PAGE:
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PLoS Pathog. 2013;9(4):e1003320. doi: 10.1371/journal.ppat.1003320. Epub 2013 Apr 25.

Guanylate-binding protein 1 (Gbp1) contributes to cell-autonomous immunity against Toxoplasma gondii.

Author information

1
Department of Molecular Microbiology, Washington University School of Medicine, St. Louis, Missouri, USA.

Abstract

IFN-γ activates cells to restrict intracellular pathogens by upregulating cellular effectors including the p65 family of guanylate-binding proteins (GBPs). Here we test the role of Gbp1 in the IFN-γ-dependent control of T. gondii in the mouse model. Virulent strains of T. gondii avoided recruitment of Gbp1 to the parasitophorous vacuole in a strain-dependent manner that was mediated by the parasite virulence factors ROP18, an active serine/threonine kinase, and the pseudokinase ROP5. Increased recruitment of Gbp1 to Δrop18 or Δrop5 parasites was associated with clearance in IFN-γ-activated macrophages in vitro, a process dependent on the autophagy protein Atg5. The increased susceptibility of Δrop18 mutants in IFN-γ-activated macrophages was reverted in Gbp1(-/-) cells, and decreased virulence of this mutant was compensated in Gbp1(-/-) mice, which were also more susceptible to challenge with type II strain parasites of intermediate virulence. These findings demonstrate that Gbp1 plays an important role in the IFN-γ-dependent, cell-autonomous control of toxoplasmosis and predict a broader role for this protein in host defense.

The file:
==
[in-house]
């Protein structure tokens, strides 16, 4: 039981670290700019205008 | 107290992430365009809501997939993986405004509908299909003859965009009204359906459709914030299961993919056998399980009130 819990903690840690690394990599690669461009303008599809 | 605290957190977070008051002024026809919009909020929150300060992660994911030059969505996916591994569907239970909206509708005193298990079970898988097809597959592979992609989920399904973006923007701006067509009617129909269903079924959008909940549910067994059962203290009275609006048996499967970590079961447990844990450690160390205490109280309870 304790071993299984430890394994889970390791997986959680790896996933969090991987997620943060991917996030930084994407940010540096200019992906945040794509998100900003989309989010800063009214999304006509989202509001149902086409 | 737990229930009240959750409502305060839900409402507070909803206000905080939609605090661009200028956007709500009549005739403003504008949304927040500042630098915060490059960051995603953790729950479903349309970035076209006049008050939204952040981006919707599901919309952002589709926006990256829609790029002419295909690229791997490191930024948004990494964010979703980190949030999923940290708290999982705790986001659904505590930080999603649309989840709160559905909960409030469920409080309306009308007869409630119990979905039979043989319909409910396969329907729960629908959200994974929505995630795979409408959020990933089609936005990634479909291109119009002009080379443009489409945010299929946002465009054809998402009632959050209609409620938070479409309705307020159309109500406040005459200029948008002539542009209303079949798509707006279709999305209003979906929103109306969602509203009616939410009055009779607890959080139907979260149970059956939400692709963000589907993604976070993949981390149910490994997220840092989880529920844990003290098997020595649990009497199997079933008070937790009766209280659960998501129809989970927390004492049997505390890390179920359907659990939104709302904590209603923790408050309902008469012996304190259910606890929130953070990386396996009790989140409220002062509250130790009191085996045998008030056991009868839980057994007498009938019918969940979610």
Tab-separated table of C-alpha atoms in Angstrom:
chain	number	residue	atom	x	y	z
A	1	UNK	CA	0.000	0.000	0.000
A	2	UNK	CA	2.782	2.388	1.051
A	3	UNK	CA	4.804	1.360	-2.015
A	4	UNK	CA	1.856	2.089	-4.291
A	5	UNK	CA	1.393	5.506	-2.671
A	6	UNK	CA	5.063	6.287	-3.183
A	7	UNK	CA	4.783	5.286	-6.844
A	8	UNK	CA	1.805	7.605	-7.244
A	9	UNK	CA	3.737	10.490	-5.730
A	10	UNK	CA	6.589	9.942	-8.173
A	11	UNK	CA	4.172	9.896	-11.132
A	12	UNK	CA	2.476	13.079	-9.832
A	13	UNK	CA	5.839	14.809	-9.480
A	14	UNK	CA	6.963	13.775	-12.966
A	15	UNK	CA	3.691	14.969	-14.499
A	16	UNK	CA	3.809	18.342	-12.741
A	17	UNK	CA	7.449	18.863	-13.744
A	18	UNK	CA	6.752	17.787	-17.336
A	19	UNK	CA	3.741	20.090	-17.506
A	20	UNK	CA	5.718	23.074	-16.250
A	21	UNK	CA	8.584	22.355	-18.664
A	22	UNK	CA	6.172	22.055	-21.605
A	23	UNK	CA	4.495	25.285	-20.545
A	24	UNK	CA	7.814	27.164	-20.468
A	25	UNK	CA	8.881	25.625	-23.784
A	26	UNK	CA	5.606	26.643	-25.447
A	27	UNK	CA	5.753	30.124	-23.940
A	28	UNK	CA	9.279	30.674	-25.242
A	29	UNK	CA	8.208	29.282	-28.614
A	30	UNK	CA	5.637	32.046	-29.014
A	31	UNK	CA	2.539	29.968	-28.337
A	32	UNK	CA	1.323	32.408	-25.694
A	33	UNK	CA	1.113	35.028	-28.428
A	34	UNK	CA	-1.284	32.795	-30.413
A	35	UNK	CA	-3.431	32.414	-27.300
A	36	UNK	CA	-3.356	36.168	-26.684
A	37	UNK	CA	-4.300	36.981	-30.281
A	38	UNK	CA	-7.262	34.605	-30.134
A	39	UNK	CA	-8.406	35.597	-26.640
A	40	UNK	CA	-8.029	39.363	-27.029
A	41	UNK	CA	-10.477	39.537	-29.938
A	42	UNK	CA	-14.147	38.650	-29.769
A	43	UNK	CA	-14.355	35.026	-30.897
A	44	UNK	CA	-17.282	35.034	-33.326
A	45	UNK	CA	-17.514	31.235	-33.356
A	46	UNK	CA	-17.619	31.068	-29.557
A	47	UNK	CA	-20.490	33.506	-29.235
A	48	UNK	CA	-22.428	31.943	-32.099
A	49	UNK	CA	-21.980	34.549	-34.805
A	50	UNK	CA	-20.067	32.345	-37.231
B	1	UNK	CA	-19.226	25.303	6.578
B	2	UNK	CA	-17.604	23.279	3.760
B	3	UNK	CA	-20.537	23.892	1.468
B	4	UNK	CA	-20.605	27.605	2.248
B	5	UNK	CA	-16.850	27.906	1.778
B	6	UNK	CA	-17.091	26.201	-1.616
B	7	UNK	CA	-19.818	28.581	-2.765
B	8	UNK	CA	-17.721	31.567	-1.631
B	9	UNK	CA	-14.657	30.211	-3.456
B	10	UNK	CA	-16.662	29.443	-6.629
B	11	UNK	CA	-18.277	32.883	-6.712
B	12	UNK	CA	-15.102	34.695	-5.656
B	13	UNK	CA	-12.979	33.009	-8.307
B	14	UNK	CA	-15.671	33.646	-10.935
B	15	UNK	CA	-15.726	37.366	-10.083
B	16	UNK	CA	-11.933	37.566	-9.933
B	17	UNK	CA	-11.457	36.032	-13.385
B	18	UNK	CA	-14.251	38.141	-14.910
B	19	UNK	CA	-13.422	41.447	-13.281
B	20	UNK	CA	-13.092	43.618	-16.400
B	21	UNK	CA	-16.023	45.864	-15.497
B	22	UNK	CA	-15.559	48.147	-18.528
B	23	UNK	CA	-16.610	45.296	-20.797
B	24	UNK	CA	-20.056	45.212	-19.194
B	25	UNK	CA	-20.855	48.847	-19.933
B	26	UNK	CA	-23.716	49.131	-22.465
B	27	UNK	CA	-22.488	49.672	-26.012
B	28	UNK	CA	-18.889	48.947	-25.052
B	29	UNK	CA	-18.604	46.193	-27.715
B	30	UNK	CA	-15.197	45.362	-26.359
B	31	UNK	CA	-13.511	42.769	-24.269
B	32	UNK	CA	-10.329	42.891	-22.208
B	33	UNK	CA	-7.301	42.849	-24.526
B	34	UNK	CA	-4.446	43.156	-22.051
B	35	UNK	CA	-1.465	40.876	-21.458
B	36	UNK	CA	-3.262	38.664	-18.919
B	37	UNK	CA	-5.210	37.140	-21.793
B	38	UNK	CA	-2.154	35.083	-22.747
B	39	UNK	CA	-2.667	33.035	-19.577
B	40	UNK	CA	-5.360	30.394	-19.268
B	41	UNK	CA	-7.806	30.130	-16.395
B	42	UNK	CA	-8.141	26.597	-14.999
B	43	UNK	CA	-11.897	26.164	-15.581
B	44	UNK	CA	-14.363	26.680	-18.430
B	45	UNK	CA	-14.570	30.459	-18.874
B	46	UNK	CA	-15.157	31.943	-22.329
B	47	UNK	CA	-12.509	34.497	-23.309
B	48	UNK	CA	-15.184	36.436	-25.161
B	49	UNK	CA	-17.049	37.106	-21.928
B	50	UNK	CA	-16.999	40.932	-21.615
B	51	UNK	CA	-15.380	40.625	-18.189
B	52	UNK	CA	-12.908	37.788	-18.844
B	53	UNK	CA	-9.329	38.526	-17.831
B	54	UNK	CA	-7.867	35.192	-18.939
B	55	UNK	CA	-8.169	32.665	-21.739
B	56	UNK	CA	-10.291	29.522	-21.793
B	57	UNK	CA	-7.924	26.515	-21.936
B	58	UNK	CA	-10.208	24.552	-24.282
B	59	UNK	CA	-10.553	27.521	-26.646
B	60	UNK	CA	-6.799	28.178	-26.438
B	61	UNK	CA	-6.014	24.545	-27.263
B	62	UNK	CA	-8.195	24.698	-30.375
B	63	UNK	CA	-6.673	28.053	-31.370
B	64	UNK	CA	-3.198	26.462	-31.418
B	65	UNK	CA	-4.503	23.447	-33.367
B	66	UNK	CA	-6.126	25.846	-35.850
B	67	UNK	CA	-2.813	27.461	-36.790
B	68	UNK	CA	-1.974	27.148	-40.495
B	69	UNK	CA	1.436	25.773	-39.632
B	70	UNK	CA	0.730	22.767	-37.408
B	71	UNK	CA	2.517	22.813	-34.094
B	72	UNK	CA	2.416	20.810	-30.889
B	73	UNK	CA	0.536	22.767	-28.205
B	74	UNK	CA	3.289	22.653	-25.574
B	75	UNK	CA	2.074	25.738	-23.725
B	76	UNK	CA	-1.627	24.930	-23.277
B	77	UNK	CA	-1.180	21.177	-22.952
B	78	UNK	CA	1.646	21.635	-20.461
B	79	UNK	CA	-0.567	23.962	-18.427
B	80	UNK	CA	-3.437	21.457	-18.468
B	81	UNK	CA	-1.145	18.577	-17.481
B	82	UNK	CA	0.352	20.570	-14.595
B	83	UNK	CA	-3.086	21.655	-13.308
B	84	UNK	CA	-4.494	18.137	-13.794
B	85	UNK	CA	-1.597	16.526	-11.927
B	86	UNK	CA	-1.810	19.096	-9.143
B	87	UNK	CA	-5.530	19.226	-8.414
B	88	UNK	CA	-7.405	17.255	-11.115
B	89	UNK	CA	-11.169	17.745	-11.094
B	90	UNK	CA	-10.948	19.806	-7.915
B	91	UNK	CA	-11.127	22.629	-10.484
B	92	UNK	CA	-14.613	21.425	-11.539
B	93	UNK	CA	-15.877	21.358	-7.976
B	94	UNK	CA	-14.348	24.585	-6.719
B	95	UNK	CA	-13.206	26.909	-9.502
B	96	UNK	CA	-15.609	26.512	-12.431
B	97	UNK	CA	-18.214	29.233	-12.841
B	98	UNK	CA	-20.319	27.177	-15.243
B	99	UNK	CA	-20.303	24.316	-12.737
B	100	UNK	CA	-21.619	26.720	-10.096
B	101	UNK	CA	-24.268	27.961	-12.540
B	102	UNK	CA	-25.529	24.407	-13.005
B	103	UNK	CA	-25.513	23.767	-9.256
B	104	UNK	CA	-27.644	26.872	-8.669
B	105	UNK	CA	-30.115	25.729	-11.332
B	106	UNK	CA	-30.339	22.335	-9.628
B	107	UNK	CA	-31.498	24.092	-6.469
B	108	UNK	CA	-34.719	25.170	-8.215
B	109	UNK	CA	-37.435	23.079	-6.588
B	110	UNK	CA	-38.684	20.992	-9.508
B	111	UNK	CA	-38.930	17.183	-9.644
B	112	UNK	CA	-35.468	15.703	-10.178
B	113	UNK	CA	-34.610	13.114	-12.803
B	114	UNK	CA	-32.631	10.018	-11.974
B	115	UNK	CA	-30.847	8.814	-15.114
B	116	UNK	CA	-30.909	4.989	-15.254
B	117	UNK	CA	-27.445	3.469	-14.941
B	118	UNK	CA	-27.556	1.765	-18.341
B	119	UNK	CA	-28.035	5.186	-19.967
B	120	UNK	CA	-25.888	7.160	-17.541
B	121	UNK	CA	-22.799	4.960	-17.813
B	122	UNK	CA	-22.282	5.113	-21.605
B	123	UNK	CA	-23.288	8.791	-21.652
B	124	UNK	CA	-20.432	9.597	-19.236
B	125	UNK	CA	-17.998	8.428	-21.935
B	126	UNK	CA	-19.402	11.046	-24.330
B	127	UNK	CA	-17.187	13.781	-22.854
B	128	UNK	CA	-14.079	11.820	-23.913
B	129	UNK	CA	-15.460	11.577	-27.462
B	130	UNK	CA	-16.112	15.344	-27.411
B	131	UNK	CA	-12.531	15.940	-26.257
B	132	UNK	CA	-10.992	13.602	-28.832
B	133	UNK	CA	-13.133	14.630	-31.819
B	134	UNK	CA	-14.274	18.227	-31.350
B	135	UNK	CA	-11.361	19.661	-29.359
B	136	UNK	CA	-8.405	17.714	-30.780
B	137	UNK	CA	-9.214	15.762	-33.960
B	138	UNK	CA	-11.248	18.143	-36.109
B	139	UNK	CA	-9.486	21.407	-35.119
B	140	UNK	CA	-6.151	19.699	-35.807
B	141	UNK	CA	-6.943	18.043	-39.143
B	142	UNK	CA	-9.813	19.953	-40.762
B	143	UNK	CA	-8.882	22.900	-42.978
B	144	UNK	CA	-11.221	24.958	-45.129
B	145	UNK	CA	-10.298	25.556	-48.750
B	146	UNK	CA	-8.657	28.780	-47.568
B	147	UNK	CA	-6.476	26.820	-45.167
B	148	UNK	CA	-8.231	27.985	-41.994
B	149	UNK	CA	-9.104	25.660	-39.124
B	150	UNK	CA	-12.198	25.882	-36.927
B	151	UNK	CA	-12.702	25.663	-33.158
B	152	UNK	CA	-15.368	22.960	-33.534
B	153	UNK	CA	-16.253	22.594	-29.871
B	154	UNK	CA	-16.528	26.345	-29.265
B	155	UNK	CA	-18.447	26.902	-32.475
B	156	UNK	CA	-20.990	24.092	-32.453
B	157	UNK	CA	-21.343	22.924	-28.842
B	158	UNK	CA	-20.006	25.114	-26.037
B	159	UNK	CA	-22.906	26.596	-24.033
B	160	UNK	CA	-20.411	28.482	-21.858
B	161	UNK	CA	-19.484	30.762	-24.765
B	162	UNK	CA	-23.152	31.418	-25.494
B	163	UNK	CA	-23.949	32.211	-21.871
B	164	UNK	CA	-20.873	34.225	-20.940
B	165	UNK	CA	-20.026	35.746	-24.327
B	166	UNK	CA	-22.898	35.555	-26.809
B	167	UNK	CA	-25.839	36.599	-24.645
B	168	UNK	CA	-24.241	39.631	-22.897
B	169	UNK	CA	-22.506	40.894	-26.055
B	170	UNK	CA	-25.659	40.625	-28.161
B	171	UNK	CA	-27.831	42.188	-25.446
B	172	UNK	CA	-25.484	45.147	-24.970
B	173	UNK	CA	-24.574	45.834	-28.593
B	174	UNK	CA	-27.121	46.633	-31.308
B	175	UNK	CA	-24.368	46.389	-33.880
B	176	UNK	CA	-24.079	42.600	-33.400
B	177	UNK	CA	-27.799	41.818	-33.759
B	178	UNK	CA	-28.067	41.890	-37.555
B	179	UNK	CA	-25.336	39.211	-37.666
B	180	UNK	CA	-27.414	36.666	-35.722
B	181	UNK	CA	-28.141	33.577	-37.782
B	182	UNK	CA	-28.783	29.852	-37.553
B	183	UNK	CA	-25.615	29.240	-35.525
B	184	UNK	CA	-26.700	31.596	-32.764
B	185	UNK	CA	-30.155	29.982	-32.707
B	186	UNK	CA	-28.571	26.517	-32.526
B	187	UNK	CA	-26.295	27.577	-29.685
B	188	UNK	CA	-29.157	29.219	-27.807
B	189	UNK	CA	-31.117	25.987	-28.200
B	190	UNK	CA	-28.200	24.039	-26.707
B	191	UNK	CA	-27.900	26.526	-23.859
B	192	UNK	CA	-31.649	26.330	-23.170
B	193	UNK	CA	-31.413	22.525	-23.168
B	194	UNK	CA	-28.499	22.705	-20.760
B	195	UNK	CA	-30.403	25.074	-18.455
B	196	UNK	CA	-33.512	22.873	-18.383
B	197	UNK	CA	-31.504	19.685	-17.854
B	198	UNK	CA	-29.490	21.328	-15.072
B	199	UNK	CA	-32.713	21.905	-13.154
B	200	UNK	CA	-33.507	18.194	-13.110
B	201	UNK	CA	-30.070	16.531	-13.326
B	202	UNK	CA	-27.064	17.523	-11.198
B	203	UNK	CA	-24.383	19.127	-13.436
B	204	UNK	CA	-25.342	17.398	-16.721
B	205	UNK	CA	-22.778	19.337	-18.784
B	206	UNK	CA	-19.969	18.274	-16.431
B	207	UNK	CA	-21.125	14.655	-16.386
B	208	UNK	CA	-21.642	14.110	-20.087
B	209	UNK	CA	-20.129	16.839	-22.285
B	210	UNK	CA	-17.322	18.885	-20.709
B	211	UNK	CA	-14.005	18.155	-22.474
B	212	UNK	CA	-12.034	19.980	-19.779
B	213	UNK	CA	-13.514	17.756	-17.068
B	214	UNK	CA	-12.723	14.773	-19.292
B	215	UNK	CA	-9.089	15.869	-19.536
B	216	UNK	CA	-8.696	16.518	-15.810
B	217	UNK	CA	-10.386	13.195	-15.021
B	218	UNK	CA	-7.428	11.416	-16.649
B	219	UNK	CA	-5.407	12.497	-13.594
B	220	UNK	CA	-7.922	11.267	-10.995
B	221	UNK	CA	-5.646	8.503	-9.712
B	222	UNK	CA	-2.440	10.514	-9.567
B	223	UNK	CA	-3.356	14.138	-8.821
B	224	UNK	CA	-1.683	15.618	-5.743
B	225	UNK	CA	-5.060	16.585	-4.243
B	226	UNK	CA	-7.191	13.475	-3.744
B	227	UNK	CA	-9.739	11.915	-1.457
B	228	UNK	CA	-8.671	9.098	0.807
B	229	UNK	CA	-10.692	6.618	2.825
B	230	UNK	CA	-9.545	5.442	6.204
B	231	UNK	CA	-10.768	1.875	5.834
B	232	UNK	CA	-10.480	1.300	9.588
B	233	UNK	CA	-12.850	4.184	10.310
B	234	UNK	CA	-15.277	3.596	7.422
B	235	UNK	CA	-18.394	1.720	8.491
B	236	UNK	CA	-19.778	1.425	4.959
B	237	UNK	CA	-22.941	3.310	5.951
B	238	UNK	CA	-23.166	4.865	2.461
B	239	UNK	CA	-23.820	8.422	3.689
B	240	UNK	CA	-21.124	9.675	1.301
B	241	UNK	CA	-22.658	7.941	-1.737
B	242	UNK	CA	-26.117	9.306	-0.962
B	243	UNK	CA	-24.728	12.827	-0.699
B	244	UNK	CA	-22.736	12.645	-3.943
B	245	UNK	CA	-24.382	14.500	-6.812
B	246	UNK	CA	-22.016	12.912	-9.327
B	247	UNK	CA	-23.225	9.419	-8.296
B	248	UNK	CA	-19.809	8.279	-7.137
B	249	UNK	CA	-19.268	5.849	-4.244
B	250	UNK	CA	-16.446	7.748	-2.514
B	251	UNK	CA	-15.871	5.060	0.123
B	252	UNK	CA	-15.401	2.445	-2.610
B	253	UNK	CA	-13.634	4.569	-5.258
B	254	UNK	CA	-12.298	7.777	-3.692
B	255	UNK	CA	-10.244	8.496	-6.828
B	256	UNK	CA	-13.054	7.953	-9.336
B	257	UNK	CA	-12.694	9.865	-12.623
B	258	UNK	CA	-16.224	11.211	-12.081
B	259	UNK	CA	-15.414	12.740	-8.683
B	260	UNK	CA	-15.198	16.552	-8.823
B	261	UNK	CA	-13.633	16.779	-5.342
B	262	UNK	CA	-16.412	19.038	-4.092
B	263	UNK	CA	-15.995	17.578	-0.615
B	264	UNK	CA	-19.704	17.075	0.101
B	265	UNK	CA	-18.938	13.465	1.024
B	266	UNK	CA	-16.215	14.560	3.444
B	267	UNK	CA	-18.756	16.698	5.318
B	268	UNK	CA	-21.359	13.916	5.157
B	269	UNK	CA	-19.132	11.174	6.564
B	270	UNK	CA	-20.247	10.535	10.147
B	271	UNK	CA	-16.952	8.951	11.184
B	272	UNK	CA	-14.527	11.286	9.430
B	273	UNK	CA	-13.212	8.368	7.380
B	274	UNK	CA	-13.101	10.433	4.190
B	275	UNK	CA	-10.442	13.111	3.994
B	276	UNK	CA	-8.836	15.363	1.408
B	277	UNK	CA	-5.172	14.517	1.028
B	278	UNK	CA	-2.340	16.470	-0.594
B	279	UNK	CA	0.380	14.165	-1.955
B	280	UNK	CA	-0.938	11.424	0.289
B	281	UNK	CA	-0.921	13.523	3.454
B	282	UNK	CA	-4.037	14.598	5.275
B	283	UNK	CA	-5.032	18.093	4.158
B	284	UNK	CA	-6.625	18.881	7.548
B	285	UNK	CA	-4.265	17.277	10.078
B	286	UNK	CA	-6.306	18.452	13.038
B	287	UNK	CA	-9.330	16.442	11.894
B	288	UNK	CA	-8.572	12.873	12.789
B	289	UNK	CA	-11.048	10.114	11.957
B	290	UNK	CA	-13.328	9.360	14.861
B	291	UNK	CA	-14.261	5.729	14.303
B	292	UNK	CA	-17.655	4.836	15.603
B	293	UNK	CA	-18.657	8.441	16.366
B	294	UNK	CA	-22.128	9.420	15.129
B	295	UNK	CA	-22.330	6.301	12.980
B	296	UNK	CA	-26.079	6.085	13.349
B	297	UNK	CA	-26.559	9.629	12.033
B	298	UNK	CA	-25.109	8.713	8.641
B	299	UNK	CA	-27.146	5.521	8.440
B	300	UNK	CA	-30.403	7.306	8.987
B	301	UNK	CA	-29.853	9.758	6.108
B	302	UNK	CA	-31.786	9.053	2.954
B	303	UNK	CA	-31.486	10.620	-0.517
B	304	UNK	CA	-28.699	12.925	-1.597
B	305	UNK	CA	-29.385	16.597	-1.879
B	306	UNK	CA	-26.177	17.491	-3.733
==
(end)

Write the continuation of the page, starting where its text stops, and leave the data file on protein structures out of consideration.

PMID:
23633952
PMCID:
PMC3635975
DOI:
10.1371/journal.ppat.1003320
[Indexed for MEDLINE]
Free PMC Article

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